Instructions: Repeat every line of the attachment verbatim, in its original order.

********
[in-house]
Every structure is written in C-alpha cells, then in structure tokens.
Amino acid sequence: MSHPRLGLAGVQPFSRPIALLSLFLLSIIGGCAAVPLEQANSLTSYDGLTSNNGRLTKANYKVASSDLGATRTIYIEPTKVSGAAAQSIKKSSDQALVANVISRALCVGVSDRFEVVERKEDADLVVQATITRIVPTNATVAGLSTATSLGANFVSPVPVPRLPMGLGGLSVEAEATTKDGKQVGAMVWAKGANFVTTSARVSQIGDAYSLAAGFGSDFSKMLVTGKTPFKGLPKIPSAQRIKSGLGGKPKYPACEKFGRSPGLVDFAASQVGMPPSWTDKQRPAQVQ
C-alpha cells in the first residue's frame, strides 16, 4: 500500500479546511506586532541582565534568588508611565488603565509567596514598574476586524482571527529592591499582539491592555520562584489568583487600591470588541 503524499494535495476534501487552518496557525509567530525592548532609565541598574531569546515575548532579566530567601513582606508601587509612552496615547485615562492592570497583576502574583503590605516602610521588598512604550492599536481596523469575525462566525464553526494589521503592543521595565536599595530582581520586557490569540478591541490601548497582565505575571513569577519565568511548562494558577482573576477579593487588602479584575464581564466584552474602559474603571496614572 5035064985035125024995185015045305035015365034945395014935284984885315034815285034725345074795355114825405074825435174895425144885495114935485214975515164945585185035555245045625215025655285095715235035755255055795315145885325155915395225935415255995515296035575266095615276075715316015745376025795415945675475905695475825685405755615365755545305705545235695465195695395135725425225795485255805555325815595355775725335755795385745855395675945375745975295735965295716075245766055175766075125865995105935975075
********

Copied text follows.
[in-house]
Every structure is written in C-alpha cells, then in structure tokens.
Amino acid sequence: MSHPRLGLAGVQPFSRPIALLSLFLLSIIGGCAAVPLEQANSLTSYDGLTSNNGRLTKANYKVASSDLGATRTIYIEPTKVSGAAAQSIKKSSDQALVANVISRALCVGVSDRFEVVERKEDADLVVQATITRIVPTNATVAGLSTATSLGANFVSPVPVPRLPMGLGGLSVEAEATTKDGKQVGAMVWAKGANFVTTSARVSQIGDAYSLAAGFGSDFSKMLVTGKTPFKGLPKIPSAQRIKSGLGGKPKYPACEKFGRSPGLVDFAASQVGMPPSWTDKQRPAQVQ
C-alpha cells in the first residue's frame, strides 16, 4: 500500500479546511506586532541582565534568588508611565488603565509567596514598574476586524482571527529592591499582539491592555520562584489568583487600591470588541 503524499494535495476534501487552518496557525509567530525592548532609565541598574531569546515575548532579566530567601513582606508601587509612552496615547485615562492592570497583576502574583503590605516602610521588598512604550492599536481596523469575525462566525464553526494589521503592543521595565536599595530582581520586557490569540478591541490601548497582565505575571513569577519565568511548562494558577482573576477579593487588602479584575464581564466584552474602559474603571496614572 5035064985035125024995185015045305035015365034945395014935284984885315034815285034725345074795355114825405074825435174895425144885495114935485214975515164945585185035555245045625215025655285095715235035755255055795315145885325155915395225935415255995515296035575266095615276075715316015745376025795415945675475905695475825685405755615365755545305705545235695465195695395135725425225795485255805555325815595355775725335755795385745855395675945375745975295735965295716075245766055175766075125865995105935975075